Media industry waits for more than just online takedown notices

Regulation of the broadcasting sector has struggled to keep up with its realities

A more eventful 10 years for the media could hardly be imagined than the 10 years since the Broadcasting Act 2009 was signed into law. What was preoccupying regulators in the run-up to its enactment could scarcely be more irrelevant now.

Take, for example, the mini-saga of Denis O'Brien's commercial digital terrestrial television (DTT) venture that never was, which all but a handful of corporate interests and broadcasting nerds have long forgotten about. This saw Boxer DTT, a consortium half-owned by O'Brien's radio group Communicorp, "win" a licence to operate a commercial DTT, a service that would run alongside the RTÉ-operated Saorview.

In a parallel world where commercially run DTT became a thing, Boxer DTT would soon be approaching the end of its first 12-year licence to bring Ireland to "a new dimension in television viewing" through its tenancy of the RTÉ-owned DTT transmission network. Instead, it pulled the plug before launch, citing negotiation hurdles with RTÉ and the fact the economy had just plunged into darkness. Nobody, not even the losing bidders, cared to step in.

At the time, satellite merchants Sky and Virgin Media's cable forerunner UPC Ireland were on an upswing, adding subscribers and carving out the pay-TV market between them. Within years, the idea of trying to make money from a new television platform without an accompanying high-speed broadband product to flog would seem mad.

You would have to be a Californian tech company with a global footprint, functional recommendation algorithm and access to debt markets to even attempt it.

As it was, the Broadcasting Act 2009 almost immediately came to be seen as an analogue piece of legislation in an online world. The mistaken forecasts for the prospects for commercial DTT were a minor, if symbolic, plotline. The bigger picture was that the internet was taking over.

Vanishing amendments

Now “broadcasting” increasingly seems like old-school concept. There’s barely a peep about it from the Department of Communications, Climate Action and Environment. In the past few years, proposed amendments to the Broadcasting Act have been alluded to, then half-announced, before slipping quietly off the schedule.

Communicorp, for its part, has moved on from its television ambitions, though its official interactions with the regulator the Act created – the Broadcasting Authority of Ireland (BAI) – have grown increasingly blunt.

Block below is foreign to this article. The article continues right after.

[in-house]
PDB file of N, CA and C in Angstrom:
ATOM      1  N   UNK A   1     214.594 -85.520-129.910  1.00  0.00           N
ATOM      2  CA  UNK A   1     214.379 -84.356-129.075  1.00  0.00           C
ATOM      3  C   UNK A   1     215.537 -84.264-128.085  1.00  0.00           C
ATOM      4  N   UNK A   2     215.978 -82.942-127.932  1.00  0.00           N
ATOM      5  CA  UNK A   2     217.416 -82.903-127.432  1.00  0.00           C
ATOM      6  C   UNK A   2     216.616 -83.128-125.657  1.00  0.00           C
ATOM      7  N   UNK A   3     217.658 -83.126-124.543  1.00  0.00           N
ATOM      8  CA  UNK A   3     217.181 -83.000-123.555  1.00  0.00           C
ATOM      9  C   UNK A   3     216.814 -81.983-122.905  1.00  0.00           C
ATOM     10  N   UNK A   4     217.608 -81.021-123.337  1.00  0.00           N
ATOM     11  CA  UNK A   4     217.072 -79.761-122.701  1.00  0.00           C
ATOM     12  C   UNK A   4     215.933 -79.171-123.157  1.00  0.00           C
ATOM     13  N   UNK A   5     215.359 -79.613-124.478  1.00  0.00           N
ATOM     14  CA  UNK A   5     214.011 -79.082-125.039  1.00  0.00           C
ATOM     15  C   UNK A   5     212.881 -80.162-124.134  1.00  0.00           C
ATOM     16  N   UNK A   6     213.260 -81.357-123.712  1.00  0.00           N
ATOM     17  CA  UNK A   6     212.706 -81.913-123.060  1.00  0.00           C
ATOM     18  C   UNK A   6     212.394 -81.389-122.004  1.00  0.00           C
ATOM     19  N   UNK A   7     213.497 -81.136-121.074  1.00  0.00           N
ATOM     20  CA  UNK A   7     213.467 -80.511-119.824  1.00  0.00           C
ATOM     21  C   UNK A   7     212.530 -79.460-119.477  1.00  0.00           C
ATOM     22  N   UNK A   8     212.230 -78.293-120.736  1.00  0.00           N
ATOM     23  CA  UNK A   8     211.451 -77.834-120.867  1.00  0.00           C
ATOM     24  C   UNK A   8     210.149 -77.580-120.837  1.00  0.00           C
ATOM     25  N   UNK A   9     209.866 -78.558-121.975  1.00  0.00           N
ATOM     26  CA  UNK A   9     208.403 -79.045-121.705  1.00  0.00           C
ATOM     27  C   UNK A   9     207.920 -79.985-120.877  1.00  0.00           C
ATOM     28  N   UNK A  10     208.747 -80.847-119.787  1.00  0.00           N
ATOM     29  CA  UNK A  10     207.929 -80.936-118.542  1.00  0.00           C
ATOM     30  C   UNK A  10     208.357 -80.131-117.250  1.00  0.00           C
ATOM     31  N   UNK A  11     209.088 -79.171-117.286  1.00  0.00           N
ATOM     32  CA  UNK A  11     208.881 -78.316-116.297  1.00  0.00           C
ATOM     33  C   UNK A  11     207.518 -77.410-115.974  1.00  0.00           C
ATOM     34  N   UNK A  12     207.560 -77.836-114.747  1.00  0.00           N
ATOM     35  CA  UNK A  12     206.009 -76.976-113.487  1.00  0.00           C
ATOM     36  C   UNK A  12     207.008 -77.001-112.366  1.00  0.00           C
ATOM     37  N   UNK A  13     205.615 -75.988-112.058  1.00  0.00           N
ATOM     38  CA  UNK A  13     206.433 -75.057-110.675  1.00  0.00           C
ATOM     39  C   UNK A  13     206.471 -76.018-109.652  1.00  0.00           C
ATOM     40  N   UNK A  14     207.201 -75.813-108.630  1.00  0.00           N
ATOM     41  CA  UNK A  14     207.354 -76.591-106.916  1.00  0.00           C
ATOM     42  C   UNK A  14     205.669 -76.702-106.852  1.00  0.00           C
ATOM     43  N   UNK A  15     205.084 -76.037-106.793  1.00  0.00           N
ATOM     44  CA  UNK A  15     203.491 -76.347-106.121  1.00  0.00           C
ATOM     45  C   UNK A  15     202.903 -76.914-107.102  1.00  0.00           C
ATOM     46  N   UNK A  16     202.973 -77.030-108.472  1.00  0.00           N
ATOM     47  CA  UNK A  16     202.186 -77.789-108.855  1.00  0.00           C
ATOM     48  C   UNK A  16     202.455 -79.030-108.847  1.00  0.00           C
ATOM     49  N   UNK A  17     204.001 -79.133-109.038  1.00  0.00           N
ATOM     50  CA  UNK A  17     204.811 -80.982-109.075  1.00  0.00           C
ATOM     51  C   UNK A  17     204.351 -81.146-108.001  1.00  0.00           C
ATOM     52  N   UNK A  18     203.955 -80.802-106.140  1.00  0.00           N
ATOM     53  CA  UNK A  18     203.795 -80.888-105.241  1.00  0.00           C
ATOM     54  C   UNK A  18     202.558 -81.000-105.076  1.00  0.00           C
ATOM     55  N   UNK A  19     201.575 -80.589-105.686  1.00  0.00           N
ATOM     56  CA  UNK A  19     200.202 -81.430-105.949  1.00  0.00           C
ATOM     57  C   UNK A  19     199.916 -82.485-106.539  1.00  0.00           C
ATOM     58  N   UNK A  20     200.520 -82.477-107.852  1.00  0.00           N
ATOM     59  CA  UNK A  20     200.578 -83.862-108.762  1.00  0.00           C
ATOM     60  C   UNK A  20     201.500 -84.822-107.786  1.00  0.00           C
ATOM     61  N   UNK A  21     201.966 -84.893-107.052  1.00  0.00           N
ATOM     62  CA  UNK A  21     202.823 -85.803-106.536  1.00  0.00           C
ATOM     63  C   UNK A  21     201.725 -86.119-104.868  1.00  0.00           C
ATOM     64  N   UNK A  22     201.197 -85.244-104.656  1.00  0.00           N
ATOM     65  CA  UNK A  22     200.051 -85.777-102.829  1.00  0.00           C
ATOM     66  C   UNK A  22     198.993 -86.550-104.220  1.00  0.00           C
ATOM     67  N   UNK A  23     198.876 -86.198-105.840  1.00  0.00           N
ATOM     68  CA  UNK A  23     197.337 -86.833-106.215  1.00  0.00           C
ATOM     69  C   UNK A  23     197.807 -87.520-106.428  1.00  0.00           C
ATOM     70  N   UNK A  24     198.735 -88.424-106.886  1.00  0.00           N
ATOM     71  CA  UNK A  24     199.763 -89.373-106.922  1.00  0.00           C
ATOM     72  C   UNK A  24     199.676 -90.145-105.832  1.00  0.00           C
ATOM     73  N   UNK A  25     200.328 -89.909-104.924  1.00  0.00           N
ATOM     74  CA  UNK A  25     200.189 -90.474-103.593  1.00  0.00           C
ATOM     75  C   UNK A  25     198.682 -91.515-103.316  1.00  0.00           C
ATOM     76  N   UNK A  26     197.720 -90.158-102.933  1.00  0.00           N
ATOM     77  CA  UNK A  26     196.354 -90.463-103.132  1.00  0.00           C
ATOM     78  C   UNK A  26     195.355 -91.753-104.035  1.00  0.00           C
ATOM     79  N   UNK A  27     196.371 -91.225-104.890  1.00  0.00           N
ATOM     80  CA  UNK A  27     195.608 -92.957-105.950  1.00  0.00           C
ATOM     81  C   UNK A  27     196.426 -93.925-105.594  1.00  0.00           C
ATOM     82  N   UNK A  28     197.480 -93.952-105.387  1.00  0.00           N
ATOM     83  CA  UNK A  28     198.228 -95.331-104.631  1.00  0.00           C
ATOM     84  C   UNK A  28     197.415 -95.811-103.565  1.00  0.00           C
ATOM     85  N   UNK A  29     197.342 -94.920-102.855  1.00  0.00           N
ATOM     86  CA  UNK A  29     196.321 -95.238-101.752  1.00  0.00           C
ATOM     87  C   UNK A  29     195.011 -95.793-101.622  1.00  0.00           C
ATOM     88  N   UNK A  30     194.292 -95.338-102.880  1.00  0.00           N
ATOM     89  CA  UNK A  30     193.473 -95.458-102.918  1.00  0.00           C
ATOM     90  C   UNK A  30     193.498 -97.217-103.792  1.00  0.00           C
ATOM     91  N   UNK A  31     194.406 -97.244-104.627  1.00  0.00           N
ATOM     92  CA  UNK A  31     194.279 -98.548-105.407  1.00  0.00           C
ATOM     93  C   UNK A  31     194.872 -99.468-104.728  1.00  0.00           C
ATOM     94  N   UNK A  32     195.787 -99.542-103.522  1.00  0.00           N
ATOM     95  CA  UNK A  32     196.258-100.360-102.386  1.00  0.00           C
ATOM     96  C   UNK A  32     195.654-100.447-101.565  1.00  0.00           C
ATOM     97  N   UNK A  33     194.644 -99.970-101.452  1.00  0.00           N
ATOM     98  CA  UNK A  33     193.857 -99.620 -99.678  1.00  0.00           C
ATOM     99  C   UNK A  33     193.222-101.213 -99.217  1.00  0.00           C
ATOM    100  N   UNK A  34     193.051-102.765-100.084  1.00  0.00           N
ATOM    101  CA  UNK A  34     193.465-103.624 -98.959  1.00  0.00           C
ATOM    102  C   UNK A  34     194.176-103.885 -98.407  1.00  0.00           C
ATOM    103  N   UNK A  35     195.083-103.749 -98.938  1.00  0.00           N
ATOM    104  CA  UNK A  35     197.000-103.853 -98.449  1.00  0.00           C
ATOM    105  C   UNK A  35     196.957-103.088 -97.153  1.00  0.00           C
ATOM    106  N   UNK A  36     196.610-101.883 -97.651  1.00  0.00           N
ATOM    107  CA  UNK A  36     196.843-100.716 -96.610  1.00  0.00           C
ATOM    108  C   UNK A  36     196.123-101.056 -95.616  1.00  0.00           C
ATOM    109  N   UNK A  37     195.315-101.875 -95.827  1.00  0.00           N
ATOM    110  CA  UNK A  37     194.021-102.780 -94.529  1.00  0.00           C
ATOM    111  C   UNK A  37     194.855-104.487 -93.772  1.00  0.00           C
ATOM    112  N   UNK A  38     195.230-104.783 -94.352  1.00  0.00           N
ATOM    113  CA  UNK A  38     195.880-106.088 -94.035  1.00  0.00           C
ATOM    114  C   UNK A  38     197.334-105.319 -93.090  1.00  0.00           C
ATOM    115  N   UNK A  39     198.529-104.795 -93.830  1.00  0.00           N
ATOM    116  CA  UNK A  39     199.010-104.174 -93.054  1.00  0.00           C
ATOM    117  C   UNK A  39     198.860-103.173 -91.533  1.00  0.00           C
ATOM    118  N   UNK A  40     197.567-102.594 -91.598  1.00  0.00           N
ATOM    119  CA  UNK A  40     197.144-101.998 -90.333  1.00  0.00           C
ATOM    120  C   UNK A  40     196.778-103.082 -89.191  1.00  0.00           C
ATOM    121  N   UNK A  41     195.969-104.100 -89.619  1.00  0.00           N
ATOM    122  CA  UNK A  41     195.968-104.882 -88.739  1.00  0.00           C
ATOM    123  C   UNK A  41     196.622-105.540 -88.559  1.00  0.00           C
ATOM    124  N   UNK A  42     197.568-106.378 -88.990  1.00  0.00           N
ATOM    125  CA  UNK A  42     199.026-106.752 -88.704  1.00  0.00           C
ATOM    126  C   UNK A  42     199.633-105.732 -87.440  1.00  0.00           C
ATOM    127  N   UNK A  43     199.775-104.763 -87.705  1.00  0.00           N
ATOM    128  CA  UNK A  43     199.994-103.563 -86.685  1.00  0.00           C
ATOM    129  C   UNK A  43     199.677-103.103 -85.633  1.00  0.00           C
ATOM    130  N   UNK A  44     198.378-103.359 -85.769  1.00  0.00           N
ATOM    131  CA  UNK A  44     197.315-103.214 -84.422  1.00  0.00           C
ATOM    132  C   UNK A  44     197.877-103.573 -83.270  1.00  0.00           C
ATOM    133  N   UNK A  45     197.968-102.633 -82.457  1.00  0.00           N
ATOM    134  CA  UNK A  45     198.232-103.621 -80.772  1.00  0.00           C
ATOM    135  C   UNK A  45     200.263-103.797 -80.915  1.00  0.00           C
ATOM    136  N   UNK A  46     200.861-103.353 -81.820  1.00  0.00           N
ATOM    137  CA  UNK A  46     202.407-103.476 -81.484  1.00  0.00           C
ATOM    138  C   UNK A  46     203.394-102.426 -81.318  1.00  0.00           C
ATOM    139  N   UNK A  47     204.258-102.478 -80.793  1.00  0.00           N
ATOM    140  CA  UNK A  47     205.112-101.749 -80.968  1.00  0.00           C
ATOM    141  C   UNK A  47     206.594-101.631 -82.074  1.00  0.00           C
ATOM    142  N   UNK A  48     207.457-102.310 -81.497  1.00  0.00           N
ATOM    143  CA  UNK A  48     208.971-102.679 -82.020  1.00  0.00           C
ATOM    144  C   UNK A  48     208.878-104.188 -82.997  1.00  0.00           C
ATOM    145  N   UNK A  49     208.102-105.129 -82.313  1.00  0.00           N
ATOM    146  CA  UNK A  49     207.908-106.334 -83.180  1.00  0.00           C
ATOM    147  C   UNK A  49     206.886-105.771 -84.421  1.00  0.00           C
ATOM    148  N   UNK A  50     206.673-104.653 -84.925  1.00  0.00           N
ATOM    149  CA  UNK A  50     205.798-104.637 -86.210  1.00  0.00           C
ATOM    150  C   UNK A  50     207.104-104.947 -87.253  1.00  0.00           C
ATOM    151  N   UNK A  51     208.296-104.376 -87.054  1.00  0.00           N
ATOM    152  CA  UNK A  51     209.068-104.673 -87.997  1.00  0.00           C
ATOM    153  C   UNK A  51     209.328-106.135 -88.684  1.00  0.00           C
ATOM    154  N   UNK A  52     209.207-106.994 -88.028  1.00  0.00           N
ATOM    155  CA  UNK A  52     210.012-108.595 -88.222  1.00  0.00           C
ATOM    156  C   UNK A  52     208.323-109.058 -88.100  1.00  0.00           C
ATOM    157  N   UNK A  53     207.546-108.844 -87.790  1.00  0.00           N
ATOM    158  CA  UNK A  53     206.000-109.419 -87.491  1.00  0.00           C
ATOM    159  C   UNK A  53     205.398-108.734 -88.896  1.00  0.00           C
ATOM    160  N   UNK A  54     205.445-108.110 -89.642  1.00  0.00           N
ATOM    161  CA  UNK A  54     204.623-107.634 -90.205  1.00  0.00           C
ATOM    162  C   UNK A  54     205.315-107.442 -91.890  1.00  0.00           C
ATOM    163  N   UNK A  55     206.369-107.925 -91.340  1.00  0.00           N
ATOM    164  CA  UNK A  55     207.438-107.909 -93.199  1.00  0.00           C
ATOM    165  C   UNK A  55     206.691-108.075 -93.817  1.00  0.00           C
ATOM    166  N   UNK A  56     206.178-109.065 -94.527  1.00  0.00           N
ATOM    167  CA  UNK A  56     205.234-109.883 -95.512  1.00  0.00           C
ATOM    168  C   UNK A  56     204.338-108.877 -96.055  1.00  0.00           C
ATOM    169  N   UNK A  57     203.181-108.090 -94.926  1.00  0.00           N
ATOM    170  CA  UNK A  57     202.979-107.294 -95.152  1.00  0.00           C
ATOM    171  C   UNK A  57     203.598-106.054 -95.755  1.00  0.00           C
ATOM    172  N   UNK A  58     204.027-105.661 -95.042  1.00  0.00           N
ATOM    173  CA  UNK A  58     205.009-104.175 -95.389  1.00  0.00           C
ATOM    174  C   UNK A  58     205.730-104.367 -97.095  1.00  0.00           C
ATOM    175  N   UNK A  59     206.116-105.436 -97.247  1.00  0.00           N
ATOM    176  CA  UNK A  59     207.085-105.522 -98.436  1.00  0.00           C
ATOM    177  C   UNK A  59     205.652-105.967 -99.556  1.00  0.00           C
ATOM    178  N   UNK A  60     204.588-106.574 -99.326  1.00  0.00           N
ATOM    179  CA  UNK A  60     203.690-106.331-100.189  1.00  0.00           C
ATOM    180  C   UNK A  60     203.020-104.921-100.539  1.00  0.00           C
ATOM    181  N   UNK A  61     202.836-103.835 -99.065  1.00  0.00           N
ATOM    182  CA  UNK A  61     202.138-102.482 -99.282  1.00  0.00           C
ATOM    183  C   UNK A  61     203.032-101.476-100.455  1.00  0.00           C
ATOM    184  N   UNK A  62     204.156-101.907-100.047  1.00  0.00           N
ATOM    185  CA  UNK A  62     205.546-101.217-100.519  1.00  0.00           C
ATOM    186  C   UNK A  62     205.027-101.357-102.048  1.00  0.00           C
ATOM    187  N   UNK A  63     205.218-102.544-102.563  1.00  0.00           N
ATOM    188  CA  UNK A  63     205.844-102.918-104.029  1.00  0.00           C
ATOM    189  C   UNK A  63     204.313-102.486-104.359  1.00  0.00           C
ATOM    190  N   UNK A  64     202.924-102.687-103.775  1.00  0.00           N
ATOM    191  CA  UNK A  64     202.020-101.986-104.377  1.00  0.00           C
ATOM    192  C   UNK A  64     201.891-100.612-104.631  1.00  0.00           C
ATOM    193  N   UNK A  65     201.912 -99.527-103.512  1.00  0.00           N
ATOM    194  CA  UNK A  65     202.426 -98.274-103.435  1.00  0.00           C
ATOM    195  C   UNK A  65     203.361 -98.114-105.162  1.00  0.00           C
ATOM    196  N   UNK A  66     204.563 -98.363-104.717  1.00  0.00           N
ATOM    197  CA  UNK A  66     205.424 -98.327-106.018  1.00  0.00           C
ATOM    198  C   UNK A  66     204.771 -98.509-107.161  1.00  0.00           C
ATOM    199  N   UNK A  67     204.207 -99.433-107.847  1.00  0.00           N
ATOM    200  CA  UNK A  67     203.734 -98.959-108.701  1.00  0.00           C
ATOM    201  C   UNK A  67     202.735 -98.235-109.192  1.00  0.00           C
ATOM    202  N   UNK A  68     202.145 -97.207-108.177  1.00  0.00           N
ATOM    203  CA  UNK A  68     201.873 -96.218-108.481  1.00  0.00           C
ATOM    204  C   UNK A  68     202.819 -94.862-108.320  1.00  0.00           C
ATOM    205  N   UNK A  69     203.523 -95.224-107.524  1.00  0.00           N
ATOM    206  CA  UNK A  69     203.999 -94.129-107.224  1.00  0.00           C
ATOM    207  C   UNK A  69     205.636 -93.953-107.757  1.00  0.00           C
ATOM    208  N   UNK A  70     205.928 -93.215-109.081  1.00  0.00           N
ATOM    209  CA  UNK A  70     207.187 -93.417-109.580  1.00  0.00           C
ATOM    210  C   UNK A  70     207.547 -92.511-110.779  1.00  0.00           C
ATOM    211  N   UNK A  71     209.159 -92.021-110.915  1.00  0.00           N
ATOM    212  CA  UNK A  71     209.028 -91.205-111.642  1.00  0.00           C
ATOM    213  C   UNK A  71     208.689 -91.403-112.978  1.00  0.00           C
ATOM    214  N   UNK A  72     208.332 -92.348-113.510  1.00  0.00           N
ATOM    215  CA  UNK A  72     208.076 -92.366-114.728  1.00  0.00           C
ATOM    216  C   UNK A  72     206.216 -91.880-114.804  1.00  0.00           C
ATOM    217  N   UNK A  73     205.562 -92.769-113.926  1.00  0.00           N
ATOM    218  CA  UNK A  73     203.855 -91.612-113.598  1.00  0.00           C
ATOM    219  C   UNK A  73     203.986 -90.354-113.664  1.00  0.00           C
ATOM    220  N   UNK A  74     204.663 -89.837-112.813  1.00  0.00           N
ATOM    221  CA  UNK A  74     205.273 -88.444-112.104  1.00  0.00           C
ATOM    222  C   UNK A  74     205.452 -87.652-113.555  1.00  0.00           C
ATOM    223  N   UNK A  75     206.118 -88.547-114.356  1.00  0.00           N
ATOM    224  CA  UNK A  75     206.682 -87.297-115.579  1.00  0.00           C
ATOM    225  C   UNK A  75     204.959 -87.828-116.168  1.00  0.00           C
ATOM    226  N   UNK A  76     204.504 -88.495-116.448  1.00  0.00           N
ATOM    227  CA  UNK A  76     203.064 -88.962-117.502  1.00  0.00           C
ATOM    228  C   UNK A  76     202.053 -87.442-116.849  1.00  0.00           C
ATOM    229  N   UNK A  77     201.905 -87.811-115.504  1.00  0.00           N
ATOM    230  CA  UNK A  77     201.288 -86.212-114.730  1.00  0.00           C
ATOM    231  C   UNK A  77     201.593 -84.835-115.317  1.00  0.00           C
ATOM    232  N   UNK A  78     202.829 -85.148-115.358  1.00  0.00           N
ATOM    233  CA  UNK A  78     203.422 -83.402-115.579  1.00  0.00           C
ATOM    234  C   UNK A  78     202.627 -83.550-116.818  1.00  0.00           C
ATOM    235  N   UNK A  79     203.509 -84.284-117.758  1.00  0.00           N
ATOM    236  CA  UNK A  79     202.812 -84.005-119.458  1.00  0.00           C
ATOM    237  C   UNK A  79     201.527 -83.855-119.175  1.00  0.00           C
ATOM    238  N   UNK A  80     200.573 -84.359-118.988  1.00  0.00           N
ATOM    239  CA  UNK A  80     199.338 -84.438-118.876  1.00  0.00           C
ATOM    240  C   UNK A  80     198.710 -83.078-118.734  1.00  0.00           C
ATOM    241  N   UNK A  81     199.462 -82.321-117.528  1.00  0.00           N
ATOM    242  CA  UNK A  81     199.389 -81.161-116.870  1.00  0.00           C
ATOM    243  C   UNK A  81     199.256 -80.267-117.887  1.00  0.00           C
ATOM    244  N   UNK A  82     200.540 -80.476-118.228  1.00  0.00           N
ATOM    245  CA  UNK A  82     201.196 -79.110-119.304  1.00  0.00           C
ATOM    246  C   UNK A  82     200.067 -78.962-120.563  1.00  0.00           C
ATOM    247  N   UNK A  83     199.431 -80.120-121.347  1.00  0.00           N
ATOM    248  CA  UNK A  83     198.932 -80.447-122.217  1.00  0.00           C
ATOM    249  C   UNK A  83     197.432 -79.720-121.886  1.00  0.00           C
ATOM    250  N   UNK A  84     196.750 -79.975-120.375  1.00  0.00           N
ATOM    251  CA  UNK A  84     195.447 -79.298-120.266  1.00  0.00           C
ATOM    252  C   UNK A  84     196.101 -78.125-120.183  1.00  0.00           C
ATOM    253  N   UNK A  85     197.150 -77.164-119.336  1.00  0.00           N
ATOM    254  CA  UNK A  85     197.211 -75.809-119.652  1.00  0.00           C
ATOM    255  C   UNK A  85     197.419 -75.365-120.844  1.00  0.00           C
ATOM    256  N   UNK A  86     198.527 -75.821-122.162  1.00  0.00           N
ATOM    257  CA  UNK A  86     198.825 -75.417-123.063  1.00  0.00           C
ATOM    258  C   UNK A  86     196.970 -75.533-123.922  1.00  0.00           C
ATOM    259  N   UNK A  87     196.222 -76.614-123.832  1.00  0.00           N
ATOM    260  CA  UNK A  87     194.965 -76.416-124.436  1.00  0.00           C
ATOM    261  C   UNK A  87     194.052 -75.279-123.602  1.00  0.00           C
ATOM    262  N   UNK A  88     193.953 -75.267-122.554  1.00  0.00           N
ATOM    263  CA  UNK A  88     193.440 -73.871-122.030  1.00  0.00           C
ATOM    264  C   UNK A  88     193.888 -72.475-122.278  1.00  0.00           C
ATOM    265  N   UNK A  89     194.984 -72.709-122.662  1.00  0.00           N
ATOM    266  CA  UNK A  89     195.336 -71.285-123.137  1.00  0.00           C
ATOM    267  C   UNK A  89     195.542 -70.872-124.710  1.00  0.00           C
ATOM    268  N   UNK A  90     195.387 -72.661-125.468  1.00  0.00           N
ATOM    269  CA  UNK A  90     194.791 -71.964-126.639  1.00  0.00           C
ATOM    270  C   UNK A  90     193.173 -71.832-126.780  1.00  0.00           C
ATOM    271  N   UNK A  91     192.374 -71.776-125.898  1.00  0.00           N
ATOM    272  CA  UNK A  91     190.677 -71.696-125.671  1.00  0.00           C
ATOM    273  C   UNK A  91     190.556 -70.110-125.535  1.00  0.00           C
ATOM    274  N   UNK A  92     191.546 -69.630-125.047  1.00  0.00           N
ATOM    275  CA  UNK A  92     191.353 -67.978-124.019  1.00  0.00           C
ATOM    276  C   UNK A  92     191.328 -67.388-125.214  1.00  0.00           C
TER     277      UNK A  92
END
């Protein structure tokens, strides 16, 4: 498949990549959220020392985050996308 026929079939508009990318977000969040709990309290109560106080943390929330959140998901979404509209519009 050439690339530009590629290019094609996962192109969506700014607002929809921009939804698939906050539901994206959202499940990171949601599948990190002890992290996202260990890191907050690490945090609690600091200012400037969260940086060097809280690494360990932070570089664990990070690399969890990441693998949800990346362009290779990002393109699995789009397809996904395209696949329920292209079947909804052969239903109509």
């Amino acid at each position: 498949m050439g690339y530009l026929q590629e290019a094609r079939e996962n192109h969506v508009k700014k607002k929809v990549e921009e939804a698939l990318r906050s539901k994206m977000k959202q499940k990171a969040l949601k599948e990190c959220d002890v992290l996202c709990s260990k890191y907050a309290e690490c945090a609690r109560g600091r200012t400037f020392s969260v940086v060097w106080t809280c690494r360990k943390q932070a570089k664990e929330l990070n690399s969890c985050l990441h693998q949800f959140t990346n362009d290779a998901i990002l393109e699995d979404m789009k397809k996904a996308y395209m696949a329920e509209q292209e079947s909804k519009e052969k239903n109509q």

The basic theme of its testy submission to the regulator's ownership and control policy review consultation, published last week, was that as the policy doesn't address "the impact and material change" of technology, the "deeply disappointed" Communicorp shouldn't have to abide by "time-warp" regulation. It concluded with the advice that "the BAI should push to regulate other media businesses such as Google and Facebook".

Okay then, the regulator went. It has since published its own submission to the department's consultation on the – deep breath – regulation of harmful online content and implementation of the revised Audiovisual Media Services Directive (AVMSD), which was launched in March by current Minister for Communications Richard Bruton on a visit to a primary school.

The BAI, fair play to it, actually fancies being "at the nucleus" of a new regulatory body responsible for ordering Facebook, Google-owned YouTube, Twitter and other social media companies to remove video content deemed "harmful".

It quite likes the idea of implementing codes of practices and age verification checks for media shared online, then operating a “robust and transparent complaints system” with an independent appeal mechanism. And because these companies have their European headquarters here, this new BAI could wind up assuming a Data Protection Commissioner-esque authority for all of the EU.

To say this “would definitely change the nature of the organisation” and would have “resource implications”, as chief executive Michael O’Keeffe told The Irish Times, feels like an understatement.

The department's consultation, to which there was a whopping 84 responses, was really a two-for-one. It combines the Government's desire to introduce an Online Safety Act with the requirement of the State to transpose by September 2020 the provisions of the EU's AVMSD, which has new rules for on-demand platforms from Netflix to YouTube.

Alignment desire

For the BAI, this is all about “alignment”. As the aims of the directive and the proposed safety legislation are aligned, the Irish approach to them should be too.

But when Communicorp complains about Google and Facebook, its concern is less the mismatch in content regulation as it is the glaring disparity in advertising restrictions and rules on market share. Online media have captured more than half of the total Irish advertising market. Their ad revenues are estimated to be six times what they were in 2009. O’Brien’s group says it is “staggering” that the big two remain unregulated in this context. It has a point.

Not everyone agrees that there should be a single regulator anyway. Virgin Media, in its submission to the department, argued that the BAI should stick to "traditional" broadcasting services, including broadcasters' online players, and there should be a new body for video-sharing platforms (for which broadcasters shouldn't have to pay).

Attention now feels bound to swing to the mooted Online Safety Act, already a strong headline generator. But the dusty old Broadcasting Act still needs to be “opened up” and updated in myriad debatable ways. The EU has done its bit on the AVMSD directive, so there is no good reason to delay this less exciting homework.

A grand plan, if there is one, to send the BAI on some incredible leap into the world of online takedown notices – good luck with that – should wait its turn.